Maximizing Renewable Energy Credits Under the Inflation Reduction Act: A Checklist for Energy Companies
Understanding the Inflation Reduction Act and Its Impact on Renewable Energy
The energy industry is evolving rapidly, and the recent Inflation Reduction Act (IRA) is one of the latest examples of how government policies can significantly impact the sector. The new law allocates $369 billion for clean energy programs and energy security over the next decade, providing a historic opportunity for energy companies to invest in renewable energy and maximize tax benefits. However, the complex features of the IRA require careful review and assessment to navigate the changes and ensure compliance. This article presents a checklist of key focus areas and next steps for energy companies to maximize their tax benefits under the new law.
- Conduct a Holistic Review of Current and Future Projects
To maximize the tax benefits available under the IRA, companies should conduct a comprehensive review of their current and forecasted projects to determine which ones may qualify for credits under the new law. This review should consider the following factors:
- The project type and whether it qualifies for the base or bonus credit rate.
- The materials used in the project and whether they meet the requirements for the bonus credit.
- The location of the project and whether it qualifies for any location-based credits.
- The prevailing wage and apprenticeship requirements and whether they can be satisfied.
By taking a holistic approach to this review, companies can better understand the potential impact on their total tax position, capture all available credits and plan future projects in a manner that maximizes potential savings.
- Choose Which Tax Credit Provides the Most Beneficial Incentive
Renewable energy projects may be eligible for more than one type of credit, but in most instances, companies can claim only one type of credit per project. To determine which credit is most advantageous for a specific project, companies should consider the following factors:
- The timeline for the project and when the credit can be claimed.
- The capacity of the project and how it impacts the credit rate.
- The capital costs of the project and how they impact the credit rate.
- Understand the Two-Tier Credit System of Base and Bonus Rates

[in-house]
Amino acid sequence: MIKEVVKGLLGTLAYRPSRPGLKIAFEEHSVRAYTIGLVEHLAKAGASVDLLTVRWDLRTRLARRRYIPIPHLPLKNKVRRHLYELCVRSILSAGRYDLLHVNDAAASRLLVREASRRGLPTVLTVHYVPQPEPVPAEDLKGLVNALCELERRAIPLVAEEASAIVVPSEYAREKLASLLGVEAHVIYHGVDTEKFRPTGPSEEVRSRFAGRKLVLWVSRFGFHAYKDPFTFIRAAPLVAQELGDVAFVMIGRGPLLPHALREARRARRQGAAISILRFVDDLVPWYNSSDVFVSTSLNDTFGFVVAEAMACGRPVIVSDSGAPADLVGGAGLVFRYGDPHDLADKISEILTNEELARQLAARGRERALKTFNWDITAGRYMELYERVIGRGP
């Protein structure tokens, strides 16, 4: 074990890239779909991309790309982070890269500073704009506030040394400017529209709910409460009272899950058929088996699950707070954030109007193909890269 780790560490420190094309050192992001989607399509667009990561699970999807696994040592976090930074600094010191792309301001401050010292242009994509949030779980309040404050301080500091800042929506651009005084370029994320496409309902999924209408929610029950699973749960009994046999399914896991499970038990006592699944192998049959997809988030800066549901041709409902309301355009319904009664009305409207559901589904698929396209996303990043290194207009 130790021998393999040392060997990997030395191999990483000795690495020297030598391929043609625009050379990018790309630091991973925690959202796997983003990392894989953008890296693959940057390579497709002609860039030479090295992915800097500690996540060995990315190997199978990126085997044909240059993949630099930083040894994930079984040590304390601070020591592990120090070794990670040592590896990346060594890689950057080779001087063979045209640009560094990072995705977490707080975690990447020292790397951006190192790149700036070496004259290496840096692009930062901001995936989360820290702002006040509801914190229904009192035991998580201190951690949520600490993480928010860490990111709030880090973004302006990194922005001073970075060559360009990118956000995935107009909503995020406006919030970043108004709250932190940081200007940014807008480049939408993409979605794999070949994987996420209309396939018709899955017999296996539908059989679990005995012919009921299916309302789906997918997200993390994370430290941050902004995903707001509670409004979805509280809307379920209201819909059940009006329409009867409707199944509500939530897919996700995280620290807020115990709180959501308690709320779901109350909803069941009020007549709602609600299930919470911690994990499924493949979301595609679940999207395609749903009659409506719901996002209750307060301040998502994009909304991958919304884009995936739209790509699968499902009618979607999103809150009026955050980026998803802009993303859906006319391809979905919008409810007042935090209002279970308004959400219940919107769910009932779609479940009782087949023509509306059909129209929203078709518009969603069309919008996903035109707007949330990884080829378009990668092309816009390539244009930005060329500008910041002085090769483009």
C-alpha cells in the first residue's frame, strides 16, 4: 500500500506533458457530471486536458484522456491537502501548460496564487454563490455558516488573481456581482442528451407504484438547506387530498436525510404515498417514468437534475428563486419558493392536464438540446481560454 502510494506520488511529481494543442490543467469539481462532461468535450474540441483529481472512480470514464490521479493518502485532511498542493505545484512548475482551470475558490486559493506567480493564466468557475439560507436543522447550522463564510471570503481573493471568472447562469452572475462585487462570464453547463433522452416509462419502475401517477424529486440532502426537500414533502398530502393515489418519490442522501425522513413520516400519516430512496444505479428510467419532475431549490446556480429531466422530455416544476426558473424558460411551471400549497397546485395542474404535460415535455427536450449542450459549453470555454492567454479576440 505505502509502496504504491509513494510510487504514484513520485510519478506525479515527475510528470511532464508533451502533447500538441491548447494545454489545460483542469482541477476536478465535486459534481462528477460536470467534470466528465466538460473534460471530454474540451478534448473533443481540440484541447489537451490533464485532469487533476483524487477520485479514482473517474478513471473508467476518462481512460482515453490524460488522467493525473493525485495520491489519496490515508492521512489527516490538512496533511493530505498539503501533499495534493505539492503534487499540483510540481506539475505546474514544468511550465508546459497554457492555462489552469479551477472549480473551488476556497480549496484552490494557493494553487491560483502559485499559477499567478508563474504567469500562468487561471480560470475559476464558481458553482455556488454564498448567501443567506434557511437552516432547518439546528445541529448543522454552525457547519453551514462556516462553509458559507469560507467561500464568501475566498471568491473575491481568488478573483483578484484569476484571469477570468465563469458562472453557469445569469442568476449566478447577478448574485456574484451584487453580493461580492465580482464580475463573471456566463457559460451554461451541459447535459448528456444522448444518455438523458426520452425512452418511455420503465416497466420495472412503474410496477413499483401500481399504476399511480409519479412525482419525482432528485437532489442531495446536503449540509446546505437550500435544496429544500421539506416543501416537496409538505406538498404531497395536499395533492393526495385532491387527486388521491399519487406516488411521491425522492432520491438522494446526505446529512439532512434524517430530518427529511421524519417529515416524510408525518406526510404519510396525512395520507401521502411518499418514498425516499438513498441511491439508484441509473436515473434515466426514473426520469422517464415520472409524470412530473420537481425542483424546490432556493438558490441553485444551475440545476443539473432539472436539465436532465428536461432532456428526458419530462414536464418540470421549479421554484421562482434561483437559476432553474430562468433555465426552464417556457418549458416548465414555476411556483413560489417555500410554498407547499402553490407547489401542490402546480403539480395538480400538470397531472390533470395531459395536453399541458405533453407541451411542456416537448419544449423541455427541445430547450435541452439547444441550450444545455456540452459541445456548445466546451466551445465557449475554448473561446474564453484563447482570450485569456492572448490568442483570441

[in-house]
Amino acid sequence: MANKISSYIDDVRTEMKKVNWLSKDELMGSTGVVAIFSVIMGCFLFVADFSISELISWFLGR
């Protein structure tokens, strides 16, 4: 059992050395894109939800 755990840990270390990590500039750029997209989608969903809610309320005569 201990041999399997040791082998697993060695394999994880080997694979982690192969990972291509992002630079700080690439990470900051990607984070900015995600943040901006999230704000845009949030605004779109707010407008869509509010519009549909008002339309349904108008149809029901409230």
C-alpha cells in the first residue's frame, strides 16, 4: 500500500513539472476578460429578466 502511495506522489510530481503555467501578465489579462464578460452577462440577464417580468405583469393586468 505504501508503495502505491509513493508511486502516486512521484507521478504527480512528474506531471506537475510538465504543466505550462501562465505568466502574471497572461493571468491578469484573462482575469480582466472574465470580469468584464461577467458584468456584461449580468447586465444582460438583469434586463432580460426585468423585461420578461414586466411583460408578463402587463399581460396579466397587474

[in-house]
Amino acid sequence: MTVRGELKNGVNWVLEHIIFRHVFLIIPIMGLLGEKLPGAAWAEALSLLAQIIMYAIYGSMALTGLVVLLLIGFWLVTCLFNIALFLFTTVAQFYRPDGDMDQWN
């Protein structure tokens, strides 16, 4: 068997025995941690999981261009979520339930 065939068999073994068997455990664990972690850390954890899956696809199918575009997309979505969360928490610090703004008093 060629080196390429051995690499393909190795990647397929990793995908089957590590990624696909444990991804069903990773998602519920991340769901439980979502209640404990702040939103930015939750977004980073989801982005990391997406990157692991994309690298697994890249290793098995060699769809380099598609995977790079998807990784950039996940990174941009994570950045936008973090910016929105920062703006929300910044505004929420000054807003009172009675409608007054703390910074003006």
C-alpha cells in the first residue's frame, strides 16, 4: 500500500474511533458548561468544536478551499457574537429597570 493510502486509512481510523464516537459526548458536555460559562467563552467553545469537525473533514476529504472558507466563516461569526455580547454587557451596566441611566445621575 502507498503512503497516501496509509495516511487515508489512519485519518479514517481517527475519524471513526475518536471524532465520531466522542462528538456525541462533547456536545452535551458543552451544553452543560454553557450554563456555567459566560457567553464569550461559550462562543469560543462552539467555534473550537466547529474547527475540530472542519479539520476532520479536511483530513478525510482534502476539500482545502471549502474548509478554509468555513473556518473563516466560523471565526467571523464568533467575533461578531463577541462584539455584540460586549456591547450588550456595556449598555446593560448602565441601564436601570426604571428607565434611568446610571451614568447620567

The IRA introduces a two-tier credit system of base and bonus rates. The bonus rate is up to five times the base rate, but specific wage and apprenticeship requirements must be satisfied to qualify for the full bonus rate. During the initial review process, companies should determine whether the larger credit amount received under the bonus rate justifies the additional time and expense necessary to satisfy the requirements.
- Understand the Requirements When Working with a Third Party
When working with third-party contractors, there may be a learning curve for both companies and contractors to understand the specific requirements for IRA credits. Businesses will need to determine what information needs to be shared to meet the requirements, which may be challenging for contractors regarding their pricing and markup policies. To ensure that all conditions are satisfied, companies may need to review their contracts with third-party contractors and add specific provisions related to compliance with tax credit requirements.
- Determine How New Tax Credits Will Affect Current Projects
With new tax credits, evaluating whether existing projects are eligible for these credits is essential. Companies must also determine if the requirements will increase the costs and time for completion. Wage and apprenticeship requirements, for instance, could prove challenging if not factored into the cost previously. Companies can benefit from running a cost-benefit analysis to avoid unexpected delays in making informed decisions.
- Renegotiate Contracts to Reflect Compliance with Tax Credit Requirements
It is important to revise contracts with third-party contractors to reflect the new tax credit requirements. Engineering, procurement and construction (EPC) contracts are typically fixed in price, while operation and maintenance (O&M) contracts can vary widely. Companies should evaluate their contracts and identify the clauses related to indemnification and compliance with tax credit requirements.
- Consider Purchasing an Insurance Policy on Tax Credits
While insurance has been available for some types of tax credits, the insurance market for renewable energy credits is still developing. Companies should consider whether they should purchase an insurance policy on the tax credits. The policy will cover the risk of non-compliance with tax credit requirements and unexpected delays in project completion.
- Explore New Tax Credit Monetization Options
Companies without significant tax liability can now sell tax credits under the new direct transfer rules. Previously, such companies pursued a tax equity structure to monetize project tax benefits. Management should weigh both options to determine the best path forward for the business.
The IRA represents a significant opportunity for energy companies to maximize tax benefits and invest in renewable energy. While the IRA introduces complex features, taking a holistic approach and carefully assessing forecasts and project options can help businesses understand the potential impact on total tax position and plan future projects to maximize potential savings. Contact an Adams Brown advisor with any questions or to discuss tax planning.